Traditional landscapes of the archipelago
Back in the day it was common for the island inhabitants to keep sheep and cows to produce meat, wool and milk. On some islands there were even horses for the farm work. The animals spent their summers on pastures, and because food was limited on the rocky islands, animals had to be transported from island to island to graze. As fodder for winter, the islanders reaped hay and collected bundles of leafy branches.
Unique habitats have developed as a result of consistent grazing and reaping. Plenty of plant species thrive only on meadows and pastures and attract a special selection of butterflies, beetles and other invertebrates. Without grazing and reaping, many of the smaller species disappear as larger plants cover them.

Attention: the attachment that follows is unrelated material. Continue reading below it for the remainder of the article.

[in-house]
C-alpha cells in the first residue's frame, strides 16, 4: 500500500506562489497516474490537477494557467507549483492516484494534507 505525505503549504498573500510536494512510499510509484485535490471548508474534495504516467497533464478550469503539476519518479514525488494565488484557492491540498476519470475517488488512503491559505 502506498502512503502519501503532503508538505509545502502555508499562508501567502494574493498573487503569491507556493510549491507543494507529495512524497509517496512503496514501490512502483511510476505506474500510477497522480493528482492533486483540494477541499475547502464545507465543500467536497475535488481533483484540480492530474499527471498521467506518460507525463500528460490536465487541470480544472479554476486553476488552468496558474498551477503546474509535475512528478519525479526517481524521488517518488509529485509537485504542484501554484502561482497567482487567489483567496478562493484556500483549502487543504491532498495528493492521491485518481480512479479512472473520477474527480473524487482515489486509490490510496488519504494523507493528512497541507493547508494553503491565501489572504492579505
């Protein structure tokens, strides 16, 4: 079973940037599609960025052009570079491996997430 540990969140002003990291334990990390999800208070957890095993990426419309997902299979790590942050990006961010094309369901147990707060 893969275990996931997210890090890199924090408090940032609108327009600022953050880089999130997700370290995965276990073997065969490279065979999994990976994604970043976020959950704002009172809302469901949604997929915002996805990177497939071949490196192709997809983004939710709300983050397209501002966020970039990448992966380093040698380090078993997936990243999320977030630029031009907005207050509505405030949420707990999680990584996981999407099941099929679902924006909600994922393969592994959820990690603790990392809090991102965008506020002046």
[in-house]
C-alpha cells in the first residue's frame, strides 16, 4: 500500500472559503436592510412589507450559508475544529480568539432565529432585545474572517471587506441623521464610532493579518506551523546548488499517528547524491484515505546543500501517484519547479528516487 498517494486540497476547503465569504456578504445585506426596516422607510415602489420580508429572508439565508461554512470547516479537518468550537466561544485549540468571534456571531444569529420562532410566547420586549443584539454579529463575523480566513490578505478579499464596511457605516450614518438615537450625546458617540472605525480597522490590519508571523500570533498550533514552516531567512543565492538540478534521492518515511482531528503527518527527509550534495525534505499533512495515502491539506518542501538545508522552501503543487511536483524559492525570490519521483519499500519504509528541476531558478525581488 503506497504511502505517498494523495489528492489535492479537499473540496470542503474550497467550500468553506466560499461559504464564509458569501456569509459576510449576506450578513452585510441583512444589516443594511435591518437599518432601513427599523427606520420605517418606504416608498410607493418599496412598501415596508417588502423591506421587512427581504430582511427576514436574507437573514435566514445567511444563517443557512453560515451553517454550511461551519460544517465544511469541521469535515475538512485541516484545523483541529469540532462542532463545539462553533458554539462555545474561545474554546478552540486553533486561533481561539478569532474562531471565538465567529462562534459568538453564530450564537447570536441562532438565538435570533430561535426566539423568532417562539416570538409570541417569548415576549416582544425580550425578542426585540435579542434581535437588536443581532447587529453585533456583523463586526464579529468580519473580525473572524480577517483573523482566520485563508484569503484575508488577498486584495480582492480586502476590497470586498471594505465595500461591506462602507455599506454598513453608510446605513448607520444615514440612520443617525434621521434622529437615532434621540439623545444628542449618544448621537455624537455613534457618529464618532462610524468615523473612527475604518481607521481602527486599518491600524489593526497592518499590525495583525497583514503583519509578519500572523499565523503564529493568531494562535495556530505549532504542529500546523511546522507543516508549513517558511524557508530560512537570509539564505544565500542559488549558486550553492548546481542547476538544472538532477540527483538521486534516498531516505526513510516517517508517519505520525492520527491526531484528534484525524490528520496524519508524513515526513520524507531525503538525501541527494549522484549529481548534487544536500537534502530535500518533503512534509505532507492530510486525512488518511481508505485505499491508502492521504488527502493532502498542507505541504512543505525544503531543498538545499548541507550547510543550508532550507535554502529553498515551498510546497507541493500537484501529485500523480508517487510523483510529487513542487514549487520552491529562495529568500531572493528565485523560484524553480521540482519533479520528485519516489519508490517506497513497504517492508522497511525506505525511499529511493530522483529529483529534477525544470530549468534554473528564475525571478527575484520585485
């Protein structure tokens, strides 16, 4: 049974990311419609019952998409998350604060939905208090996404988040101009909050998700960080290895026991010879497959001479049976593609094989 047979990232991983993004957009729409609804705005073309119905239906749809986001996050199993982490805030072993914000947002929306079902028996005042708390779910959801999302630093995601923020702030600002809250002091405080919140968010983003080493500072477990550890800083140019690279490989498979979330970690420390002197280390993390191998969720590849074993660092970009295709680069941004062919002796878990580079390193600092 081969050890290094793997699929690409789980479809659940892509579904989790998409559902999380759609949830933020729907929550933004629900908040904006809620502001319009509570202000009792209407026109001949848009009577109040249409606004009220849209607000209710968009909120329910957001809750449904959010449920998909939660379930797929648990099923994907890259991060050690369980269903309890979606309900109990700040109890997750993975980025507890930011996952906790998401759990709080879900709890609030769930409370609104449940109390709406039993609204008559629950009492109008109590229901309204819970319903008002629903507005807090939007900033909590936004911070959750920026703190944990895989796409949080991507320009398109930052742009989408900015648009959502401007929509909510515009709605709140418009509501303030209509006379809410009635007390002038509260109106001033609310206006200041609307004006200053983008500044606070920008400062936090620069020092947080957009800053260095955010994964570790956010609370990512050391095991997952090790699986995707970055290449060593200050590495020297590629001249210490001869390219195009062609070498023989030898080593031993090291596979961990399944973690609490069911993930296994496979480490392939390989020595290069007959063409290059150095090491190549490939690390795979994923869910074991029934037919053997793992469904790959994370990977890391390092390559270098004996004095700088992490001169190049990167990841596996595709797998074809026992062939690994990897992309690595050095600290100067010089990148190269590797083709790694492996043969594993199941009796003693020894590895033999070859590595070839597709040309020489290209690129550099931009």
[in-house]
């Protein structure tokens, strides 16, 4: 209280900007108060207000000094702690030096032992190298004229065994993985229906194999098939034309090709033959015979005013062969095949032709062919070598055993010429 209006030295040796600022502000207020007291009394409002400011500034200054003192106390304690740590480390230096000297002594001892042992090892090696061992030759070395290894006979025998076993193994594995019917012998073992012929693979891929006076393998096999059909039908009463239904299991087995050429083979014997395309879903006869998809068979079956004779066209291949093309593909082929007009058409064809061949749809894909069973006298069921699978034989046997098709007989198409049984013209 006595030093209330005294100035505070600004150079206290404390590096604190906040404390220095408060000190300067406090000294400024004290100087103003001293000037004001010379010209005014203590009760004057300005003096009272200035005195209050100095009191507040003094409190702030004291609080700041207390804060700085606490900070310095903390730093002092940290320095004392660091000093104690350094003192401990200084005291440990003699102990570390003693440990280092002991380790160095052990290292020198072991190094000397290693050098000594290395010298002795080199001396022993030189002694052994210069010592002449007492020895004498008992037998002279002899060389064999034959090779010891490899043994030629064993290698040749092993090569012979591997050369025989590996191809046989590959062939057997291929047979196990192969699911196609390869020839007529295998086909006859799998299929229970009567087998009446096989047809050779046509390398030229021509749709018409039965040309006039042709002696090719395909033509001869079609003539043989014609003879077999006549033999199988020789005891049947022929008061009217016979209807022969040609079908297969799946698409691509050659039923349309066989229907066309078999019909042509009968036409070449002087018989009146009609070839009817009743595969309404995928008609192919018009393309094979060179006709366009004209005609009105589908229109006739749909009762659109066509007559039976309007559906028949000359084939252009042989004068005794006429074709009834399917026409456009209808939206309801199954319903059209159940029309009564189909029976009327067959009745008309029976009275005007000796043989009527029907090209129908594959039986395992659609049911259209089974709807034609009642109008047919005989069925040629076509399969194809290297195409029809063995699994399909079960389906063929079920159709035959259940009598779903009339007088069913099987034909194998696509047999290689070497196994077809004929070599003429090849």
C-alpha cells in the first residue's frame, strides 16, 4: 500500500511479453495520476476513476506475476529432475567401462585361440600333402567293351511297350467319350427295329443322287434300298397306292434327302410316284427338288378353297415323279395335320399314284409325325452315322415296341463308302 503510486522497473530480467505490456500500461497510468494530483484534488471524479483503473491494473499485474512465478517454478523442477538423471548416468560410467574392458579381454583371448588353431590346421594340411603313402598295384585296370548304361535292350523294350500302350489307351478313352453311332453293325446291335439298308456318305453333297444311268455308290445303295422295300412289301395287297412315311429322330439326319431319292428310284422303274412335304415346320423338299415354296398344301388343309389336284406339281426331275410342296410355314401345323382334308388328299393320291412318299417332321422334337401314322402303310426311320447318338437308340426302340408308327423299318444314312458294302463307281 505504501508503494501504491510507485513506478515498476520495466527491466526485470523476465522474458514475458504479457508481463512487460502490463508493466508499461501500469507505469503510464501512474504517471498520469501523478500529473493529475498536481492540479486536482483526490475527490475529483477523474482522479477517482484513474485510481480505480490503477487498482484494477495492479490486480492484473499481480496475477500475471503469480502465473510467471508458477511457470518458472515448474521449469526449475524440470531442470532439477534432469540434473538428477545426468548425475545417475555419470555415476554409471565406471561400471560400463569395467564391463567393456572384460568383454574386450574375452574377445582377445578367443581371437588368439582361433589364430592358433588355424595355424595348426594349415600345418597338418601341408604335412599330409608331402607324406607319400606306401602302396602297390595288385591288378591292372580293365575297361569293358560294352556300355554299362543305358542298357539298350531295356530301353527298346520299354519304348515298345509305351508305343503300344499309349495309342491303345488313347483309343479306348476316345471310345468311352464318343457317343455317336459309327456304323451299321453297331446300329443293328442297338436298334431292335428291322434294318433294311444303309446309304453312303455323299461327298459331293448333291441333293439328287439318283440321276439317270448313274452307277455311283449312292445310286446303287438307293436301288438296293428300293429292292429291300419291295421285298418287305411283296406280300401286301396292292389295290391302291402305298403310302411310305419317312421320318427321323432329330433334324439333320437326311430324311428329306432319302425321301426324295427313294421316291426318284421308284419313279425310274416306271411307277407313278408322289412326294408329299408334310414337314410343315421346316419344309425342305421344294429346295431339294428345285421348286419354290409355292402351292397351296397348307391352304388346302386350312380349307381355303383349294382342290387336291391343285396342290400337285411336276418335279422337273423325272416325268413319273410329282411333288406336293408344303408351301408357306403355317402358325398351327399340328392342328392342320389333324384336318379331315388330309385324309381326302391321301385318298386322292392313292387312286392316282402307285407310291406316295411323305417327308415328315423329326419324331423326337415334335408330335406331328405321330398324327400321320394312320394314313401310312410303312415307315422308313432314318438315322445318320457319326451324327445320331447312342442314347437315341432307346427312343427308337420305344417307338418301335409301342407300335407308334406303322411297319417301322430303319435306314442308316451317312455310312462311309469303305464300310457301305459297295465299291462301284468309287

Meadow plants are not very good at competing of light and nutrients and therefore benefit when grazing animals gobble up the bigger plants. But how do these small plants avoid being eating themselves?
Many of them taste bad, are slightly poisonous, have small thorns, are tightly attached to the soil or are in other ways troublesome titbits. Some plants sprout along the ground or grow their leaves so low that being hit by a set of teeth or a scythe does not bother them.
To preserve these traditional landscapes and species, animals are still kept on pastures on some of the islands of Archipelago Sea, although the upkeep of animals is no longer an important part of livelihood. Without meadows and pastures many rare species might end up homeless and disappear for good.
Take a picture of a scenery you like and show or send it to three people.
Did you know that horse was a very important working animal in the old days? Islands that were suitable pastures for horses were sometimes named accordingly. Take a look at the chart and see if you can find many islands that have been named after a horse (häst=horse)!
Can you find a crab apple tree?